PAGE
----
Columbia University is at the forefront of a new shift in academic culture, aggressively trying to turn its intellectual capital into financial capital, the New York Times reported August 2.
The university is currently collecting more in patents and royalties than any other university. Last year, Columbia earned nearly $100 million of its $1.5 billion budget from patents and royalties.
The faculty has not resisted – collecting more money for their research means bigger budgets and less dependence on government. There are concerns, however.
“Universities have benefited from the perception that they are outside the marketplace and have credibility because they are seen as disinterested parties,” Eli M. Noam, a Columbia business professor, told the Times. Noam is worried that generating revenue from intellectual property will reduce that credibility.
The change in university culture can be traced to the Bayh-Dole act of 1980, which encouraged universities to commercialize their research with support from the federal government. Columbia and other research universities set up technology licensing offices.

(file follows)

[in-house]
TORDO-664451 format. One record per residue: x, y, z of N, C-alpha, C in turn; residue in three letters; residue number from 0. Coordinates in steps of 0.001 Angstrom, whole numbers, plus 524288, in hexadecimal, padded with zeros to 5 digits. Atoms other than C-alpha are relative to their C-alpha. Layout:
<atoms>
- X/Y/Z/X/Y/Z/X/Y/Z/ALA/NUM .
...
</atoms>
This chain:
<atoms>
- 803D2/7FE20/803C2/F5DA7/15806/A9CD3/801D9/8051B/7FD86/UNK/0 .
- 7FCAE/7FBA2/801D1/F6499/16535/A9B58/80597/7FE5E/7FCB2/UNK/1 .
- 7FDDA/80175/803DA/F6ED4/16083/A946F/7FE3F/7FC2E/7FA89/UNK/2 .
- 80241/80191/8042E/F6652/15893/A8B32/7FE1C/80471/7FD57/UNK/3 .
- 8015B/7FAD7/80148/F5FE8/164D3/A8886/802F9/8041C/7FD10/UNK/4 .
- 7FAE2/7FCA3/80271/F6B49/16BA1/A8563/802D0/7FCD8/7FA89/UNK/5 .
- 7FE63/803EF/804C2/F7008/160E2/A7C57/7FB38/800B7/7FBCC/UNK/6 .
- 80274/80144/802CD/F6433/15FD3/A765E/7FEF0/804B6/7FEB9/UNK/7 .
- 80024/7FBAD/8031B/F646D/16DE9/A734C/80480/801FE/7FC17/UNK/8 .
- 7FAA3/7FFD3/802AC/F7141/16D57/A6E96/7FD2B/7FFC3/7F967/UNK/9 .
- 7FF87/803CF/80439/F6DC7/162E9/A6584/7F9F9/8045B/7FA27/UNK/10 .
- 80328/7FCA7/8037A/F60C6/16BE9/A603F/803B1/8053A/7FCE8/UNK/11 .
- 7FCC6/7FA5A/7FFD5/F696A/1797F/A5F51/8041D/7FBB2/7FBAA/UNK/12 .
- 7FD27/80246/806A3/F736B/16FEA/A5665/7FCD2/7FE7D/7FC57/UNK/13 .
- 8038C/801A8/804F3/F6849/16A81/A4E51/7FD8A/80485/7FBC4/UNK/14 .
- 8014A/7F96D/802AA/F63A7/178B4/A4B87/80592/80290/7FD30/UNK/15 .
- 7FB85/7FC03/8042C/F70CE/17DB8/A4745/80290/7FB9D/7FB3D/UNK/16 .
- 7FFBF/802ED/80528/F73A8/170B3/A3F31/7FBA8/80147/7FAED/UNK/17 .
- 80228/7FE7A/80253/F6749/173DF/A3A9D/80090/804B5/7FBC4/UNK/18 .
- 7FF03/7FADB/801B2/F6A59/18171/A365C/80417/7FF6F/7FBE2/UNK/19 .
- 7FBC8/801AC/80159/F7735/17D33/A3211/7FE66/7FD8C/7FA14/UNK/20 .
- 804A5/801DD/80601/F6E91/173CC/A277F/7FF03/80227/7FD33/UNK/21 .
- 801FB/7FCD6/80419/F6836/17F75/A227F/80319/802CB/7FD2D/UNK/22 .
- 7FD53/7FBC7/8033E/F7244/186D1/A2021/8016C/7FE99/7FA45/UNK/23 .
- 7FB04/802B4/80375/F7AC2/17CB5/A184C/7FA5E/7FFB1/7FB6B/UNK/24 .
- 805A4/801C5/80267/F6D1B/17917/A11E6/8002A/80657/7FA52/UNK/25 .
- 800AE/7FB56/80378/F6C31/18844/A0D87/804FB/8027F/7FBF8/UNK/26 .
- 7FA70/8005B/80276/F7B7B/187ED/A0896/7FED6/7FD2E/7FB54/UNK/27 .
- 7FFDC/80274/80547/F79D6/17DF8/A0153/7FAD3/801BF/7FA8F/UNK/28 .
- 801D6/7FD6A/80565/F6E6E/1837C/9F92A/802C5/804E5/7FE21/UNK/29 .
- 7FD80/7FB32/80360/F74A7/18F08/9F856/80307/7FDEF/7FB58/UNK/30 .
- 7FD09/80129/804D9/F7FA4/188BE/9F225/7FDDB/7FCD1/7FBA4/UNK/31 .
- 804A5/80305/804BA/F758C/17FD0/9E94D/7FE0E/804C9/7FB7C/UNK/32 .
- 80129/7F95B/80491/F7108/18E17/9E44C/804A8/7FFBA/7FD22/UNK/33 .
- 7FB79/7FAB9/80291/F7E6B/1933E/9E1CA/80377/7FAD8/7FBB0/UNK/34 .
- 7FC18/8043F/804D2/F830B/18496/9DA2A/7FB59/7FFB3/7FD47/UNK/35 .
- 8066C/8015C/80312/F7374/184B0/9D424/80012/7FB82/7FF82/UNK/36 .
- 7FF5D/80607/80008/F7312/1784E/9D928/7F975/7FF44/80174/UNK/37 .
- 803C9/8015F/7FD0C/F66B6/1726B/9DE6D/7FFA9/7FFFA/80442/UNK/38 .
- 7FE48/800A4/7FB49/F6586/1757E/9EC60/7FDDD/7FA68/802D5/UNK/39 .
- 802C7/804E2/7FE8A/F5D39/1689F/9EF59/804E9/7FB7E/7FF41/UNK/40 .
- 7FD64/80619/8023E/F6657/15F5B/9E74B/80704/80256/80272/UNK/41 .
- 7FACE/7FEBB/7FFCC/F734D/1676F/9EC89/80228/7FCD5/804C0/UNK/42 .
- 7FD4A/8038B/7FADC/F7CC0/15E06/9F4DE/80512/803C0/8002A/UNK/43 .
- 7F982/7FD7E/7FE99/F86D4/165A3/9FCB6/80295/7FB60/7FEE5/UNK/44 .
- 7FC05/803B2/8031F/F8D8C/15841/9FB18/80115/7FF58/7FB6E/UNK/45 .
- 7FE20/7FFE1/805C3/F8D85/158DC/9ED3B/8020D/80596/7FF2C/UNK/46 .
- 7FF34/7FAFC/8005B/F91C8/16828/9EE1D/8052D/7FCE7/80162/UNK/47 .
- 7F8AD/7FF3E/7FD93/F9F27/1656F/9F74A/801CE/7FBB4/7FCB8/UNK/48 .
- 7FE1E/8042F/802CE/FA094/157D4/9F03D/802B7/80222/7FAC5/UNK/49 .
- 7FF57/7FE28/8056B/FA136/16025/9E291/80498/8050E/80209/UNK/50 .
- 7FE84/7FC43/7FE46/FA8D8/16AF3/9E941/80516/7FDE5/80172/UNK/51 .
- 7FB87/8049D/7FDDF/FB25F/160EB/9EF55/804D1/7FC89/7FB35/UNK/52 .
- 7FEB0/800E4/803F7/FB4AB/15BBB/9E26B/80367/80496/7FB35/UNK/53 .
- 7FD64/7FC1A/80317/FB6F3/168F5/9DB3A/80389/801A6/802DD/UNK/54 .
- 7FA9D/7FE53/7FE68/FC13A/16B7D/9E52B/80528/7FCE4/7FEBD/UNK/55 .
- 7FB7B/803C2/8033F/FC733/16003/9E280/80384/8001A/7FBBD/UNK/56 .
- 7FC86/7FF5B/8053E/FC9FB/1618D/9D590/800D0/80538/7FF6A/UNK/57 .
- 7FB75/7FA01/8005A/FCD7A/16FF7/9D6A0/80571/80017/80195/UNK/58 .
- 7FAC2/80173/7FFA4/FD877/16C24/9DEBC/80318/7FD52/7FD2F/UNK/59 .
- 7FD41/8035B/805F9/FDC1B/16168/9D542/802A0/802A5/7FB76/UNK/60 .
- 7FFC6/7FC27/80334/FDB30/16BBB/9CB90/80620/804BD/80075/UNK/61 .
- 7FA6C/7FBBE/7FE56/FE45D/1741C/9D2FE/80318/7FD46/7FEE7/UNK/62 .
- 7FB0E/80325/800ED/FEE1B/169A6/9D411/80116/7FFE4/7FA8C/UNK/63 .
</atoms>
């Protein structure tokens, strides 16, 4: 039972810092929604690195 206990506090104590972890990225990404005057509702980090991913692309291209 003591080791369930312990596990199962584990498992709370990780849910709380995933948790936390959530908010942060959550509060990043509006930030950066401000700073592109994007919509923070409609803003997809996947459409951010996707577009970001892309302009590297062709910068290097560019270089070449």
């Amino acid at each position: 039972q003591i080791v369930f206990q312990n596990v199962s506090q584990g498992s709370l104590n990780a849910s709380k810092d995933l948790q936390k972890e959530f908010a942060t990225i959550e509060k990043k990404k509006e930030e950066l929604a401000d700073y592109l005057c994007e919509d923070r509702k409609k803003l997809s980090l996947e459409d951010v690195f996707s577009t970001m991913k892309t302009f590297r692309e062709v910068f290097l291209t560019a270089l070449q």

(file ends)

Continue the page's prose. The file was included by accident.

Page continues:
The growth in the Internet has been a big boost to the commercial potential of university research, providing a faster, larger payback than traditional research areas like biology.
Internet companies have already recruited professors for their own projects without going through their universities. Arthur R. Miller, a widely known Harvard Law professor, has agreed to work with a new online law school while remaining at Harvard. Universities are aware of the competition, and are trying to create their own opportunities.
Columbia says it has no plans to force faculty members to cooperate with its members, but hopes they will be a good alternative to working with outside companies.
For the full story, go to the New York Times.